9. 1. Describe what you think this film will be about simply from the sounds and images in these opening credits. Even if you have seen the film, try to focus on these sounds and images themselves and “the story” (or if not "the story," the mood and atmosphere they are establishing) that this sequence is communicating to the audience. For me, the opening credits suggested the story would pull me into the psychological and perhaps spiritual processes of a woman’s mind. Saul Bass’s slow moving Lissajous Figures combined with Bernard Herrmanns lush hypnotic score as the Lissajous Figures spiral
  10. I have been playing Game Center: Nor-man : 1950s Hitchcock’s "All Star Production Team” for 15 minutes. I keep entering the same names over and over yet the game never ends or shows a completed icon. I had the same problem with a previous game but eventually it did end . Has any one else had this happen?
  11. Daily Dose #14: Here Lie the Broken Bones of L.B. Jefferies Opening Scene of Rear Window (1954) 1. How would you describe the opening camera shot of this film? The raising of curtains in an apartment mirrors the raising of a curtain for play. From there we go to a tour of the tenants having a normal day. Finally we are in Stewarts apartment being shown various objects that informs us of Stewart’s physical condition, occupation and boredom. 1b. What is Hitchcock seeking to establish in this single shot that opens the film? This establishes Stewarts character and our POV for t
  12. Daily Dose #13: Criss Cross Opening Scene from Hitchcock's Strangers on a Train (1951) 1. In how many ways does Hitchcock play with or visually manifest the metaphor of “criss cross” or “criss-crossing” in this introductory sequence. [For those who haven’t seen the film yet, the idea of “criss cross” is central idea in this film, a theme Hitch sets up from the opening frames of this film] Be specific. This question reminds me of those illustrations where the viewer is asked how many animals can be found? It also brings to mind the “X” direction for scenes where many extras are feature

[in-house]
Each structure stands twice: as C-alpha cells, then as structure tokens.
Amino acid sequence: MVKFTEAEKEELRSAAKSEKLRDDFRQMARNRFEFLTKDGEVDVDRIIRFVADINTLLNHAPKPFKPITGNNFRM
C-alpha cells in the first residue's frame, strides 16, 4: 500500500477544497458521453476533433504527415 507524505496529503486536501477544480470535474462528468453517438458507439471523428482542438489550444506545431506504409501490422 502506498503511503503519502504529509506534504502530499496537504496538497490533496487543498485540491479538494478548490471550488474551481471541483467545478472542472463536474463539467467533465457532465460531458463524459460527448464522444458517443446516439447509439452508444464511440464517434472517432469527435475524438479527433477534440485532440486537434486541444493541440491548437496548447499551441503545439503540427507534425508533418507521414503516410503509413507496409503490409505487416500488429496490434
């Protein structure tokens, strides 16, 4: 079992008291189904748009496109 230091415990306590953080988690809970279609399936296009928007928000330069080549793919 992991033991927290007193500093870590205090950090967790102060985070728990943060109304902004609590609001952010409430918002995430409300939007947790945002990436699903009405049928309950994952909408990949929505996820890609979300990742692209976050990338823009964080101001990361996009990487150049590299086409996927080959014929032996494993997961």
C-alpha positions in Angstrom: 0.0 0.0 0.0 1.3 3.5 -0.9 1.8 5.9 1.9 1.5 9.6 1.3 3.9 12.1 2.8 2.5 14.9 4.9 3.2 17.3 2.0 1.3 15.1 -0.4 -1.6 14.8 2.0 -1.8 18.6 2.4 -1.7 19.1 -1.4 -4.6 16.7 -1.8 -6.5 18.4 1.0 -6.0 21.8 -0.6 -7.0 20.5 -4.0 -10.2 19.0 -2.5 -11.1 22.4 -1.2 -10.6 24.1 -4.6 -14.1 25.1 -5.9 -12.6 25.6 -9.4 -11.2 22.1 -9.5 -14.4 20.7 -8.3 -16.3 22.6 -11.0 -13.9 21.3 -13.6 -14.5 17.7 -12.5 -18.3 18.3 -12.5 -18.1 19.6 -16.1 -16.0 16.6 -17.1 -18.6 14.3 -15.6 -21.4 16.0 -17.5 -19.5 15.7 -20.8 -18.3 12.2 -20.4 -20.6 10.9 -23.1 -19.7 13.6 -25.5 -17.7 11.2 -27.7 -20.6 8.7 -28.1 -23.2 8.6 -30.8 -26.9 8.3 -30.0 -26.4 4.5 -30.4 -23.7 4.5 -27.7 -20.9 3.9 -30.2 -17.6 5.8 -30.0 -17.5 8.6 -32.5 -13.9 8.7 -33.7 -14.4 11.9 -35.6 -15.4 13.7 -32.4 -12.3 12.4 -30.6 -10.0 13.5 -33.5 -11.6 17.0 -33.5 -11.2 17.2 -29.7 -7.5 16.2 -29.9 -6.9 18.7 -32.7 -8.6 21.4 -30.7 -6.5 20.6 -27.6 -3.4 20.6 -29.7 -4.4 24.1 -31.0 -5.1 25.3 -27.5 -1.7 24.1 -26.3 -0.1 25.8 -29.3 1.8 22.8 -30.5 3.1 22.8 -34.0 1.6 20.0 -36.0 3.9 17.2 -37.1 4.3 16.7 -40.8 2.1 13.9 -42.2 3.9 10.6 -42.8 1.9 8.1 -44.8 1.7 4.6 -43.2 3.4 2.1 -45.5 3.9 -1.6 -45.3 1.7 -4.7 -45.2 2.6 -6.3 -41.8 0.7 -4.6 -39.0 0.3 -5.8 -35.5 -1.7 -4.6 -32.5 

13. 1. What Hitchcock "touches" do you see in this early scene from the movie? Ingrid’s spinning pov shot as Cary walks towards her. The glass of liquid glowing similar to the illuminated glass of milk in Suspicion. LP vinyl record spinning Attention drawn to Cary by having him framed in doorway lit from behind Lead female character expresses dislike of male lead. 2a. How does Hitchcock choose to light, frame, and photograph his two stars in this scene? Grant illuminated from behind causing him to be in shadow; slowly lit from front as he enters bedroom Bergman constantly shown i
  14. 1. What Hitchcock "touches" do you see in this opening sequence? Moreover, what do we learn about or know about the couple through the scene's visual design: the props, the set design or dressing, the decor, the camera angles, the lighting, etc? Hitchcock touches: POV: of one of the main characters opening the scene. We see Mr. Smith impatiently looking at someone or thing. The camera then switches to show us what he is looking at. Then Mr. and Mrs. Smith’s reactions to a knock at the door. Camera zoom: to an extreme closeup of a face mostly buried under covers with only the eye s
  15. 1. As mentioned in the curator's note, this scene operates as a prelude to the main story. What do learn about the character of Uncle Charlie in this prelude? Be specific. Disregard for obvious wealth: money strewn about on nightstand and floor Man of taste: a bit elegantly dressed while smoking a cigar Evasive: answers landlady’s questions in halting manner, providing answers that don’t quite tell the truth or are patently misleading. Sinister: laying on bed in darkened room in contemplation Deliberate: voice is always in even monotone, as if deliberately controlling any indication o
  16. 1. Describe how this opening is different from the multiple opening scenes you have seen in the Daily Doses from the British silent and/or sound period? The opposite of closeups of people screaming, frantic action, a public place filled with people. Rebecca opens in a dreamy, shallow depth of field, almost in slow motion as opposed to the generally sharp images of previous opening sequences. Also, the long narration by a leading character. 2. What are the Hitchcock "touches" in this opening that help you identify this as a film directed by Alfred Hitchcock? POV, although in th